The area near the reeds connecting the two lakes support Green Pygmy-goose.

Sewage Pond specialists may find the Camooweal ponds 50m West of the Shell service station then over a cattle grid and 1/2km NW along the Rocklands Stn Rd

Lake Moondarra East side, (Mount Isa)

Following are instructions to get to the Eastern side of Lake Moondarra, Mount Isa. This is the public access side.

  • 0.0 At the junction of the Barkly Highway and the Lake Moondarra Rd turn East and cross the Leichhardt River.
  • 1.0 Cattle grid and track via Bowhunters road to permanent pools. (Painted Snipe has been seen here)
  • 4.3 Concrete causeway (from now on numerous 4wd tracks lead to the River)
  • 7.6 On the left, Booster Pump Station.
  • 7.7 On the right, 5 metres from the bitumen a small pool (good for Honeyeaters, Finches, etc)
  • 9.8 On the left, 100 meters of bitumen road leading to a locked gate.
  • Just before this gate a track leads 60 meters south to a bay. Usually good birding here.
  • Sometimes good birding along fence leading north from the gate.
  • 10.8 On the left, turn off to the 6.3km scenic drive around part of the lake.
  • 11.5 On the left, another turn off to the scenic drive.
  • 13.7 Cattle Grid
  • 13.8 On the left, the North end of Scenic Drive.
  • 14.2 Picnic Ground (Tawny Frogmouths breed here)
  • 14.4 Grid
  • 14.8 Keep right (Lookout straight ahead)
  • 15.3 Warrina Park. Walk to the water holes under the overflow and downstream

Lake Moondarra West side, (Mount Isa)


The bays on the west side of L. Moondarra do not have an official designation. Bob Forsyth calls them from North to South

  • Stone Axe Ck Bay
  • Spring Ck Bay
  • Wide Bay
  • South Bay

Wide Bay, Lake Moondarra

Following are instructions to find the “Wide Bay” Lake Moondarra, Mount Isa.
The lake access is not suitable for low clearance vehicles. Distances are in kms.

  • 0.0 At the junction of Barkly Hwy and the Lake Moondarra Rd drive north along the Hwy towards Camooweal.
  • 1.7 Continue north past the Airport entrance on the left.
  • 3.5 Continue north over Spear Ck bridge.
  • 11.5 Turn right at radio tower through a double gate onto a gravel road.
  • 14.0 Continue east past turn off (to the left, NE ) to Spring Ck Bay (2.7 kms)
  • 14.7 Continue east past turn off (to the right, SE) to South Bay & hard to find.
  • 15.7 Turn left (to the N) onto 200m of rough track.(just before the 2nd white marker .. a HT Power Tower is on right)
  • 15.9 Grassy area around bay. You can drive 1.4 to the right or 2.0 to the left. Identify the old tyres where you enter, so you can find your way out!

Stone Axe Creek Bay, Lake Moondarra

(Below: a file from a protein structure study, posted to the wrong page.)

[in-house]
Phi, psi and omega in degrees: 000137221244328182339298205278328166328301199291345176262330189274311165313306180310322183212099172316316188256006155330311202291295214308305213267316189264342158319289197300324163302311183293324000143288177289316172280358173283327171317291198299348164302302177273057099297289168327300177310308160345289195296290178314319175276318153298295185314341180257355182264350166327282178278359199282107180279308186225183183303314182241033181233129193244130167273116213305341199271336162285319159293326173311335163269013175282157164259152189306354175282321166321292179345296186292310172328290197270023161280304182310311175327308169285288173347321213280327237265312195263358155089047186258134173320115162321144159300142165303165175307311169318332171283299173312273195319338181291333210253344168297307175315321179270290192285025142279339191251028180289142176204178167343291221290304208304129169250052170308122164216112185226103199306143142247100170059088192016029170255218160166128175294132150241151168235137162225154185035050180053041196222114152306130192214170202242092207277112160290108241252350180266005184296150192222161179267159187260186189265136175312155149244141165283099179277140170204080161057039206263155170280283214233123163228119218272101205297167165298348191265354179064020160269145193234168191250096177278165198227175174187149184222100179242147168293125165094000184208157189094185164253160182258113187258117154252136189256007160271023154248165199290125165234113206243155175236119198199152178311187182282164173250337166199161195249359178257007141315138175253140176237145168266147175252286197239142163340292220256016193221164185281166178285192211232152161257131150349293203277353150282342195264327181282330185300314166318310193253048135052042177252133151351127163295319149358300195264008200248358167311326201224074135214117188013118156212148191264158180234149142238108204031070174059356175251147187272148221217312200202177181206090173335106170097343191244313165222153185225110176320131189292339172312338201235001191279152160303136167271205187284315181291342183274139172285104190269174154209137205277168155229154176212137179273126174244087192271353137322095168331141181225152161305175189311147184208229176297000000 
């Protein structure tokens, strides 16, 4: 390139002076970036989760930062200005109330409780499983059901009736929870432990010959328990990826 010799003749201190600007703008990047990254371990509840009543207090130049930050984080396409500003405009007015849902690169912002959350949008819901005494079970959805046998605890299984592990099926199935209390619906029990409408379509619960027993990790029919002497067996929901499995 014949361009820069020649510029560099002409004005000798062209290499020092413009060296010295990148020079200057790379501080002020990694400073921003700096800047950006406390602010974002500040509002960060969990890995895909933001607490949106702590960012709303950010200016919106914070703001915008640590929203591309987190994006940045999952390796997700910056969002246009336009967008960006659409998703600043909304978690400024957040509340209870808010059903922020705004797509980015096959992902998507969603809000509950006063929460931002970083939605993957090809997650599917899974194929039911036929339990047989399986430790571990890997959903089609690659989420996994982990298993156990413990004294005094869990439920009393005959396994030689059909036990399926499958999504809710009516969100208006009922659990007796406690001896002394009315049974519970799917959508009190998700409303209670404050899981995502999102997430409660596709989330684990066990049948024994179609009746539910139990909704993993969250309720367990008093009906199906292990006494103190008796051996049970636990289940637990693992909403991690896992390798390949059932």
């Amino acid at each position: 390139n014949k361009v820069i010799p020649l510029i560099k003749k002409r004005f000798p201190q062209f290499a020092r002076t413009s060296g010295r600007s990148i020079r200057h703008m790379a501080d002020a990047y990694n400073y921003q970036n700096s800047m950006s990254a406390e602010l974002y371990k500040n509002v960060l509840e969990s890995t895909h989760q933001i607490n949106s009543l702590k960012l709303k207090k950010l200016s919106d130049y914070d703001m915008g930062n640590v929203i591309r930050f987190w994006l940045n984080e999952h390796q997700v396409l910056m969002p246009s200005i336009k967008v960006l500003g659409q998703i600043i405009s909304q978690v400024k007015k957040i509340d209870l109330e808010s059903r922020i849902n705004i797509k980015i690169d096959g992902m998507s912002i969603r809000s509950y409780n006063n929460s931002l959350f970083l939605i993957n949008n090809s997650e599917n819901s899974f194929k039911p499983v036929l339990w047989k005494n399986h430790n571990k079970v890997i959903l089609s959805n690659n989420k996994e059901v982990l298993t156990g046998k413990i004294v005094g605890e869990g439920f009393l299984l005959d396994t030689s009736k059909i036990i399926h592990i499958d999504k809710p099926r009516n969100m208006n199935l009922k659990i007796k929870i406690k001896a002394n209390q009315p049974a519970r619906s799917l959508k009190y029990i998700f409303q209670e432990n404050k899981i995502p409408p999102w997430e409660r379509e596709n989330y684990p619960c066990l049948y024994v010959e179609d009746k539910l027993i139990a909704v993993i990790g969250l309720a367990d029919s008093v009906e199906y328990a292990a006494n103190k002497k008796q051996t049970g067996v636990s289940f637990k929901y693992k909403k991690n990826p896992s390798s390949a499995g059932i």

Directions: High clearance vehicles only (after turning off the bitumen)!(L = Left, R = Right, SO = Straight On, Lake M = Lake Moondarra)

  • 0.0 0.0 At the junction of Barkly Hwy and the Lake Moondarra Rd drive north along the Hwy towards Camooweal.
  • 1.7 1.7 Continue north past the Airport entrance on the left.
  • 1.8 3.5 Continue north over Spear Ck bridge.
  • 0.6 4.1 Grid
  • 2.3 6.4 Continue north (Gate on R to South Bay)
  • 5.2 11.6 Continue north (Gate on R to Wide Bay)
  • 1.0 12.6 Turn R (to the East) at an old hard to see “No Shooting” sign (As of 2018 there is a “No Entry” sign here, so access is uncertain)

Reset odometer

  • 0.1 0.1 Gate
  • 1.4 1.5 Spring Creek (a pool remains on the R for a while after rain)
  • 0.1 1.6 Ignore track on L (Area on R, frequently visited by Black-tailed Treecreepers)
  • 2.5 4.1 Washout (bad) and Gully
  • 0.1 4.2 Bob’s Creek on R (UTM 0346572-7724916) (Excellent birding when lake full)
  • 0.5 4.6 SO (Track on R to Lake)
  • 0.9 5.5 SO (Track on R to Lake)
  • 1.0 6.5 Track on R (to mouth of Stone Axe Creek) During the wet season the upper reaches of the creek is a good location for Finches & Mannikins
  • 0.15 6.65 Keep L around fenced area
  • 0.15 6.8 Cross west branch of Stone Axe Creek UTM 0347344-7726776
  • 0.3 7.1 Cross east branch of Stone Axe Creek UTM 0347848-7726832 (Between the 2 branches is often a good area for Double-barred F etc)

Very rough track continues around Lake

McNamara’s Road (Carpentarian Grasswren Site), NWQ

(20 16 37/139 08 53, 61.3km 144deg to (or 324deg from) Mount Isa


  • 0.0 At the junction of Barkly Hwy and the Lake Moondarra Rd drive north along the Hwy towards Camooweal.
  • 1.7 Continue north past the Airport entrance on the left.
  • 30.3 Road on R (to Microwave Tower) (Kalkadoon Grasswrens found on top of hill)
  • 39.0 Gunpowder (85km) t/o on R (No access to most areas now)
  • 57.1 100km/hour sign
  • 57.7 Road narrows
  • 61.4 Turn Right into McNamara’s Rd (Signposted ‘CSC Lady Annie Operations’)
  • 61.6 Gate
  • 69.1 Gully
  • 69.4 Cairn, visitors book and track on Rt. It is possible than mining road upgrades have changed some things.

A good area for Spinifex Birds, Black-tailed Treecreepers and if you are lucky the CGw.

Mica Creek Kalkadoon Grasswren site, NWQ